Monday, July 5, 2010
Just as you should not judge a book by its cover, neither should you judge a scotch or whisky by a single tasting of a freshly opened bottle. I have found that when you first open a new bottle the initial dram may taste a little hot, tart and a little sharp. The flavors will meld and sometimes improve after the bottle has been left for a week or two. The reason why?
Air. Once that seal is broken on that bottle and the cork is pulled air will get in and affect the flavors offered up. Certainly, some whiskies change very little from the first opening to the last drop, but there are many that do change. Some improve and some decline. Recently, I acquired a bottle of Woodford Reserve. The first week of my sampling it was met by a lot of burn and raw alcohol on the finish. Give it two weeks and the air in the bottle has tamed it considerably. It's still a little wild and I stand by my review, but that awful burn has subsided considerably.
Highland Park 18 is another example. Upon first opening, it seemed perfect to my tastes. Flavors were very well defined. Come back to it a week later and the sherry flavors had become a lot bigger, in fact a little unwieldly. I prefered it upon first opening.
Ever notice how you pull that bottle out one night and it tastes fantastic, but when you reach for it on another, it is not the same? It could have a lot to do with what you ate for dinner. Did you scarf up your tongue with spicy Thai food? Couple of tacos? Wings with suicide sauce? Guess what? Your palate may be in less than optimal sensory function for the task of tasting the multi-stellar splendor of flavors that only whisky can deliver. Same goes for that Cohiba cigar you just had to have after dinner. Or maybe it was her mint jelly lipstick . . . ok, ok you get the picture.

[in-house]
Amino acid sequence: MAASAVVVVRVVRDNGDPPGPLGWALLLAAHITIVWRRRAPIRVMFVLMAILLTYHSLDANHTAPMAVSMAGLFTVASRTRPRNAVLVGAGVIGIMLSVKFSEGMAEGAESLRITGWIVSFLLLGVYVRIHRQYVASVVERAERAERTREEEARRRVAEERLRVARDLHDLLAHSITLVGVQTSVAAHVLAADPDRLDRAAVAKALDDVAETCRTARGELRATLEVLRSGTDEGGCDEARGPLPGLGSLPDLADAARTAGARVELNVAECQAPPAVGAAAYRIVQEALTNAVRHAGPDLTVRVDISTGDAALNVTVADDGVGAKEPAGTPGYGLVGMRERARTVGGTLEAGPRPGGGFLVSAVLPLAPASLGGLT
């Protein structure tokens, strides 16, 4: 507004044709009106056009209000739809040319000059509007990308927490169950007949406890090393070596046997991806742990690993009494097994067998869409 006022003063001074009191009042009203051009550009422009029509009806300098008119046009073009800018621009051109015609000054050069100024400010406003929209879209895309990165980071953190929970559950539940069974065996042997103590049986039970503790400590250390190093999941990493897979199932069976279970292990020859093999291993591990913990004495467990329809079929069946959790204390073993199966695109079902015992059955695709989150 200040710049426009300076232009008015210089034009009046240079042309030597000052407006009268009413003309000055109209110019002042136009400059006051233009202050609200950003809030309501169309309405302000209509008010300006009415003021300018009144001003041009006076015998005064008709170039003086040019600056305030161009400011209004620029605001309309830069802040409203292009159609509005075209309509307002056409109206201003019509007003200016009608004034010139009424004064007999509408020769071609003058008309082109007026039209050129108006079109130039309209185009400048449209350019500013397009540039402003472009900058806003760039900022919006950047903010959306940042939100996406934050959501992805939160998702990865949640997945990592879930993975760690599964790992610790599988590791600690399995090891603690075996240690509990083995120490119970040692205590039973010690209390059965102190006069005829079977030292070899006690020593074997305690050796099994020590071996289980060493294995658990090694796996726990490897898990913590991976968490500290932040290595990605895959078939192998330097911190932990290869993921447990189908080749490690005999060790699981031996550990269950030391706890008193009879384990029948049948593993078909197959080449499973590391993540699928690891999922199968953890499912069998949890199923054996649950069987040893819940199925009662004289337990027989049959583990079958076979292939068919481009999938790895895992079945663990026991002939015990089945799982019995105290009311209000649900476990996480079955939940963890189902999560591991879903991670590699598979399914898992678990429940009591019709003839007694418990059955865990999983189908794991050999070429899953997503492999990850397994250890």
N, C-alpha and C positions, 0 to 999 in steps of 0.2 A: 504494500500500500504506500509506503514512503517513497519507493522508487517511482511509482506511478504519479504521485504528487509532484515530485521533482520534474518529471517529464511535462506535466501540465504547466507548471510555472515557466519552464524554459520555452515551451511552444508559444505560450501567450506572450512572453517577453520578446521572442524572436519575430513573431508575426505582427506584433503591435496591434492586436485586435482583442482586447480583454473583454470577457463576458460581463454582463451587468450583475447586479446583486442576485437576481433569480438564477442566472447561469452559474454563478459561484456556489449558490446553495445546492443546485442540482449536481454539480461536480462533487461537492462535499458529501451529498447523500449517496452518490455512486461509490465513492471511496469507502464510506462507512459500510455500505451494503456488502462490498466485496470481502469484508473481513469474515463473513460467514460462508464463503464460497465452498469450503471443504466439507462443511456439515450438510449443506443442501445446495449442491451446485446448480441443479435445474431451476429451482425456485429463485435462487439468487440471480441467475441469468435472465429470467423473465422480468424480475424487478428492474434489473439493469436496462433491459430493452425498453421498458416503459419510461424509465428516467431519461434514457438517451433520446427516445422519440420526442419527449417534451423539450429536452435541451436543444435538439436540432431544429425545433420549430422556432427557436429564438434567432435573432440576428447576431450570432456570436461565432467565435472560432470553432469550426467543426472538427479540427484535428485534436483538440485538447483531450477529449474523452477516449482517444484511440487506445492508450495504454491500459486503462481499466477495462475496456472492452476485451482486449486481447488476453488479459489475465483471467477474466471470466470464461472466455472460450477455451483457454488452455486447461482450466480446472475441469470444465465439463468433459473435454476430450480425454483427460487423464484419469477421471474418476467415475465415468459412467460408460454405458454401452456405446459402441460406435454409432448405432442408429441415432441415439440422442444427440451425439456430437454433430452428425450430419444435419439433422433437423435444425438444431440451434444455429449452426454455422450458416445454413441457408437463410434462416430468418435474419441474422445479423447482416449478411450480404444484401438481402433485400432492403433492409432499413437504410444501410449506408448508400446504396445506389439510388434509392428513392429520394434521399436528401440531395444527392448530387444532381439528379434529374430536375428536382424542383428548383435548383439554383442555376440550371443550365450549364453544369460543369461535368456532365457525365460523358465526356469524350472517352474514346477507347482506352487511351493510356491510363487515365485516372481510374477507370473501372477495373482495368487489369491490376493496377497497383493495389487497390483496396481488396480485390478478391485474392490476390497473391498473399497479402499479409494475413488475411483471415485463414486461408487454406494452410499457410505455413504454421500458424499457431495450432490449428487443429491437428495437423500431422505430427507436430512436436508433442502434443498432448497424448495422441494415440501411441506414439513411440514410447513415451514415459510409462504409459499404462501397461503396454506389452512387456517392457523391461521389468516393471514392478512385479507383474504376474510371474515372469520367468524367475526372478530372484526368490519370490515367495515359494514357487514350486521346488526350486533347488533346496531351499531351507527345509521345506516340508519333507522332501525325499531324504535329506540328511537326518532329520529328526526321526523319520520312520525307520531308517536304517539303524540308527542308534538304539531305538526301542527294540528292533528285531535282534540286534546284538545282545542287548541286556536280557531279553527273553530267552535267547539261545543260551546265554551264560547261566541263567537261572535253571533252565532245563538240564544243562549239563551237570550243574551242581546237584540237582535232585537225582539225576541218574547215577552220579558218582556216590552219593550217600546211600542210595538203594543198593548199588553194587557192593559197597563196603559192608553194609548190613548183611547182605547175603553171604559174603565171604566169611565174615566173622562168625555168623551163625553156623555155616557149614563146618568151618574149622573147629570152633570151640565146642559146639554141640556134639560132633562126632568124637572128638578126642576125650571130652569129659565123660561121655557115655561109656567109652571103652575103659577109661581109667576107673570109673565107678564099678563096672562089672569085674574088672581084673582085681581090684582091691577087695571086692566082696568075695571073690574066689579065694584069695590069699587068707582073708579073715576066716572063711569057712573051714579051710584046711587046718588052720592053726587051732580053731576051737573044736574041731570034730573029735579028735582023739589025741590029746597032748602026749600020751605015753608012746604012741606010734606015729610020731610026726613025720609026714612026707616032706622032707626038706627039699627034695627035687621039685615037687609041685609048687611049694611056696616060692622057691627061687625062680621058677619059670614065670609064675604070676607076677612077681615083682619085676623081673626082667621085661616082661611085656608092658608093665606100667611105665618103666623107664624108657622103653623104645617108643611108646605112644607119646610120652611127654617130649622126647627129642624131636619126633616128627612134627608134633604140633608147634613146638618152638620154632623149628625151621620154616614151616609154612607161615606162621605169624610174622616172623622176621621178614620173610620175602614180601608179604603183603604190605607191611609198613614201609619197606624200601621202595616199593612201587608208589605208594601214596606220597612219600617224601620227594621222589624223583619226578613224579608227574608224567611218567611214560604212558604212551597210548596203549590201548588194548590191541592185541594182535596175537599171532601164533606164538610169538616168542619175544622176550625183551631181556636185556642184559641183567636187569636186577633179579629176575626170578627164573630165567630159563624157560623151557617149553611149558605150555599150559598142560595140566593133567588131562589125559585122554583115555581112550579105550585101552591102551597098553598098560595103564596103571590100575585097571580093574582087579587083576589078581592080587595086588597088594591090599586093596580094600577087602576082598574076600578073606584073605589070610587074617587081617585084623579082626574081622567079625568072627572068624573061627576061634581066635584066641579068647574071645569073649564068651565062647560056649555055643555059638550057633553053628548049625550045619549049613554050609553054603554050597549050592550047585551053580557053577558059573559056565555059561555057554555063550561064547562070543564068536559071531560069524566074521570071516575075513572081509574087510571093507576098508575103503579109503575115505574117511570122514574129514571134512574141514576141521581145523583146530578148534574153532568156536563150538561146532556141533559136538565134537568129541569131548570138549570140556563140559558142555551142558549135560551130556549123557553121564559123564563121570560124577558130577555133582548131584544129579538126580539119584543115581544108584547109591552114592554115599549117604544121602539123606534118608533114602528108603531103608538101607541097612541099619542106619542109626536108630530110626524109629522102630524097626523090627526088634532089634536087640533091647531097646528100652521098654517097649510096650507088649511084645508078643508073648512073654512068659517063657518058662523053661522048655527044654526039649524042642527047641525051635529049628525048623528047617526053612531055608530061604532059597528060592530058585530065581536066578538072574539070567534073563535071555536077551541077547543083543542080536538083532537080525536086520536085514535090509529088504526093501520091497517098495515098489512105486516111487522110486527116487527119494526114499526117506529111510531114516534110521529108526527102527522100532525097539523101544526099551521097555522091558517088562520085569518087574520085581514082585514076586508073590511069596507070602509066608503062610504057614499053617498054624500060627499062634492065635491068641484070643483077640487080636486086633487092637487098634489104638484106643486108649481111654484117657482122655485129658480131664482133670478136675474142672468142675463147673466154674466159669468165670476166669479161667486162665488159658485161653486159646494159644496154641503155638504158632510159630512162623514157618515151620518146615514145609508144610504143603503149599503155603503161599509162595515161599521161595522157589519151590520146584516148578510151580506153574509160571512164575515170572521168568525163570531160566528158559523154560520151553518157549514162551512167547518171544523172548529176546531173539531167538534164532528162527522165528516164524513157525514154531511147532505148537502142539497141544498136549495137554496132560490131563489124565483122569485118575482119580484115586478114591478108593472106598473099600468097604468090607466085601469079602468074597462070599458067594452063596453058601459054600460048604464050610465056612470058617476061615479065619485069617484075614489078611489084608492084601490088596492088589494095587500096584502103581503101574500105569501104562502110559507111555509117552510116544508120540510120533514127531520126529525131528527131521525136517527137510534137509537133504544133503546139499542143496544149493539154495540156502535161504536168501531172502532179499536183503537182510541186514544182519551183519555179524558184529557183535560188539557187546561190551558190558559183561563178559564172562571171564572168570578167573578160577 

Here's a suggestion. If you intend to drink a fine single malt or merely your favorite good ol' stand-by, have a bland supper and wait three or four hours before having a drink. Give that palate of yours time to recuperate. Nothing other than water should pass your lips between dins and drinking time. And of course it goes without saying that you should not eat anything with your scotch/whisky. If you think some dark chocolate would be a nice compliment to your scotch, make your selection an affordable blended scotch (ie. Johnnie Walker Black, etc.). Chocolate and a host of other appetizers will only serve to marr your ability to taste. Just say 'no.' I know this is all the rage at whisky tastings in hotels where fellow whisky nuts walk around in tuxes or kilts that should only be worn at a Scottish Highland dancing competition, but trust me, it's a mistake if you are really trying to formulate an opinion on a given dram.
In between sips of your chosen malt or whisky, drink water and plenty of it. Drink water at room temperature. Ice water chills the palate and desensitizes the palate. Not something we want.
Now my opinion here is totally irrational but I find that whisky of any kind simply tastes better from fine crystal. Whether it be a tumbler, a brandy snifter or the Glen Cairn glass, so long as it is crystal, you'll be all right. Sample your whisky from cheap old regular drinking glasses and I think there is a difference. I offer no rational basis for this opinion, just experience. Try it out.
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